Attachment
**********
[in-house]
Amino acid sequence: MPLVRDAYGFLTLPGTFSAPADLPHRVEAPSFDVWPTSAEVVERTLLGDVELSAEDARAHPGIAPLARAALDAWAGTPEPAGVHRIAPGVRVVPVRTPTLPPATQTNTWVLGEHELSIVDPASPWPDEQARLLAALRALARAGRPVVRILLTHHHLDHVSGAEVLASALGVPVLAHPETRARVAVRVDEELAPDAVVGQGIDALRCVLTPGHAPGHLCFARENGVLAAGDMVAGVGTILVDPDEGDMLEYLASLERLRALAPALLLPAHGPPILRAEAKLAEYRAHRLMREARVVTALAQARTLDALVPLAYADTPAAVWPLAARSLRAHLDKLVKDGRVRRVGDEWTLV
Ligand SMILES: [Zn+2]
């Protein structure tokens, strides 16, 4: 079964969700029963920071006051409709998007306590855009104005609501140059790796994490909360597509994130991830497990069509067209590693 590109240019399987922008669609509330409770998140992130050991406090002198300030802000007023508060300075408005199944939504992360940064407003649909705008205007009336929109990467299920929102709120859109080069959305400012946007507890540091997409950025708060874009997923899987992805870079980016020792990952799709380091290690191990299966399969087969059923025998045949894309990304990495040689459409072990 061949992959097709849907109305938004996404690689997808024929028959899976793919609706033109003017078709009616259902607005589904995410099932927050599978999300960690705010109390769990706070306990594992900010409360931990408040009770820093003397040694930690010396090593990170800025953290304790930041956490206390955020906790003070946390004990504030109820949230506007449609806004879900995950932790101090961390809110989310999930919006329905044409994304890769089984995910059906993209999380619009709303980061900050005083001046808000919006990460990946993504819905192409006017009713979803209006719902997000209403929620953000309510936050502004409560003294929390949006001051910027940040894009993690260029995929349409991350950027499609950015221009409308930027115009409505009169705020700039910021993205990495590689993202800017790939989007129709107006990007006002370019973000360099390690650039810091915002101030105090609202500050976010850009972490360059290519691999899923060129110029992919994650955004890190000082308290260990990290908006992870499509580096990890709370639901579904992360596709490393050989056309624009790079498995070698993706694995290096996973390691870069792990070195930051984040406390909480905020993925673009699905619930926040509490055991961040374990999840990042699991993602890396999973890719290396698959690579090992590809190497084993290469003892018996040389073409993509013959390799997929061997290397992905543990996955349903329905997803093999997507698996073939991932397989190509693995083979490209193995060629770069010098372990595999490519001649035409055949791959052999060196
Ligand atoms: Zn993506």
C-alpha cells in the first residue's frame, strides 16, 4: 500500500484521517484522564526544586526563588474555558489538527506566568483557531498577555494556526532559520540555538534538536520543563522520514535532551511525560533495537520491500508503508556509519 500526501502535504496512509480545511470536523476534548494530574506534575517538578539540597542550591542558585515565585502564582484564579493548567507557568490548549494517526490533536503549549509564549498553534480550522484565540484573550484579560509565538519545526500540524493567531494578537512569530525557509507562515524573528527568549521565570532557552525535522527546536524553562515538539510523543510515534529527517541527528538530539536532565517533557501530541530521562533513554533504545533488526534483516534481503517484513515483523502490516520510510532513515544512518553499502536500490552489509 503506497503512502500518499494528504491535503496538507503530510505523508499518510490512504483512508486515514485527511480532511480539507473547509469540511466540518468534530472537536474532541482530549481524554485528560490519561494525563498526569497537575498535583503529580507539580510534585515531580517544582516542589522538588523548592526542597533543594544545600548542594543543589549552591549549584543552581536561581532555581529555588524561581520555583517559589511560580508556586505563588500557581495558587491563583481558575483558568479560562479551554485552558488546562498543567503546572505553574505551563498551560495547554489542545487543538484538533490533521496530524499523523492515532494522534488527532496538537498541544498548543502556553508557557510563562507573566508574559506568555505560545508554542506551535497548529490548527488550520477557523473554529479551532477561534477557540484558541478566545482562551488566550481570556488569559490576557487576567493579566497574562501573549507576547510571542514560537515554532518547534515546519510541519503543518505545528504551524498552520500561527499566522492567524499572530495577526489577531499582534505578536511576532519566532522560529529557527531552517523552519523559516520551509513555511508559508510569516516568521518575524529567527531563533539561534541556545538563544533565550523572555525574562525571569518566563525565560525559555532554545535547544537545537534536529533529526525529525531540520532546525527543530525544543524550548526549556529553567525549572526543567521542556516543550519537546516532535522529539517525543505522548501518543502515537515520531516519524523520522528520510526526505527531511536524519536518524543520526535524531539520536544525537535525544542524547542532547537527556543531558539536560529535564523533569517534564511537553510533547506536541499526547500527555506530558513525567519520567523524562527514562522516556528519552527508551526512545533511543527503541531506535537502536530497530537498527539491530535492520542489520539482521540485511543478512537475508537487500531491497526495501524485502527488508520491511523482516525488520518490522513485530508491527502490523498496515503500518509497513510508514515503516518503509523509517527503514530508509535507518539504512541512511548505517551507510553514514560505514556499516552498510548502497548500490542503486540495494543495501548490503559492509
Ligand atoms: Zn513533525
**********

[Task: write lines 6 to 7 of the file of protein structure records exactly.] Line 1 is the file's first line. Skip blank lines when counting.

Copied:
C-alpha cells in the first residue's frame, strides 16, 4: 500500500484521517484522564526544586526563588474555558489538527506566568483557531498577555494556526532559520540555538534538536520543563522520514535532551511525560533495537520491500508503508556509519 500526501502535504496512509480545511470536523476534548494530574506534575517538578539540597542550591542558585515565585502564582484564579493548567507557568490548549494517526490533536503549549509564549498553534480550522484565540484573550484579560509565538519545526500540524493567531494578537512569530525557509507562515524573528527568549521565570532557552525535522527546536524553562515538539510523543510515534529527517541527528538530539536532565517533557501530541530521562533513554533504545533488526534483516534481503517484513515483523502490516520510510532513515544512518553499502536500490552489509 503506497503512502500518499494528504491535503496538507503530510505523508499518510490512504483512508486515514485527511480532511480539507473547509469540511466540518468534530472537536474532541482530549481524554485528560490519561494525563498526569497537575498535583503529580507539580510534585515531580517544582516542589522538588523548592526542597533543594544545600548542594543543589549552591549549584543552581536561581532555581529555588524561581520555583517559589511560580508556586505563588500557581495558587491563583481558575483558568479560562479551554485552558488546562498543567503546572505553574505551563498551560495547554489542545487543538484538533490533521496530524499523523492515532494522534488527532496538537498541544498548543502556553508557557510563562507573566508574559506568555505560545508554542506551535497548529490548527488550520477557523473554529479551532477561534477557540484558541478566545482562551488566550481570556488569559490576557487576567493579566497574562501573549507576547510571542514560537515554532518547534515546519510541519503543518505545528504551524498552520500561527499566522492567524499572530495577526489577531499582534505578536511576532519566532522560529529557527531552517523552519523559516520551509513555511508559508510569516516568521518575524529567527531563533539561534541556545538563544533565550523572555525574562525571569518566563525565560525559555532554545535547544537545537534536529533529526525529525531540520532546525527543530525544543524550548526549556529553567525549572526543567521542556516543550519537546516532535522529539517525543505522548501518543502515537515520531516519524523520522528520510526526505527531511536524519536518524543520526535524531539520536544525537535525544542524547542532547537527556543531558539536560529535564523533569517534564511537553510533547506536541499526547500527555506530558513525567519520567523524562527514562522516556528519552527508551526512545533511543527503541531506535537502536530497530537498527539491530535492520542489520539482521540485511543478512537475508537487500531491497526495501524485502527488508520491511523482516525488520518490522513485530508491527502490523498496515503500518509497513510508514515503516518503509523509517527503514530508509535507518539504512541512511548505517551507510553514514560505514556499516552498510548502497548500490542503486540495494543495501548490503559492509
Ligand atoms: Zn513533525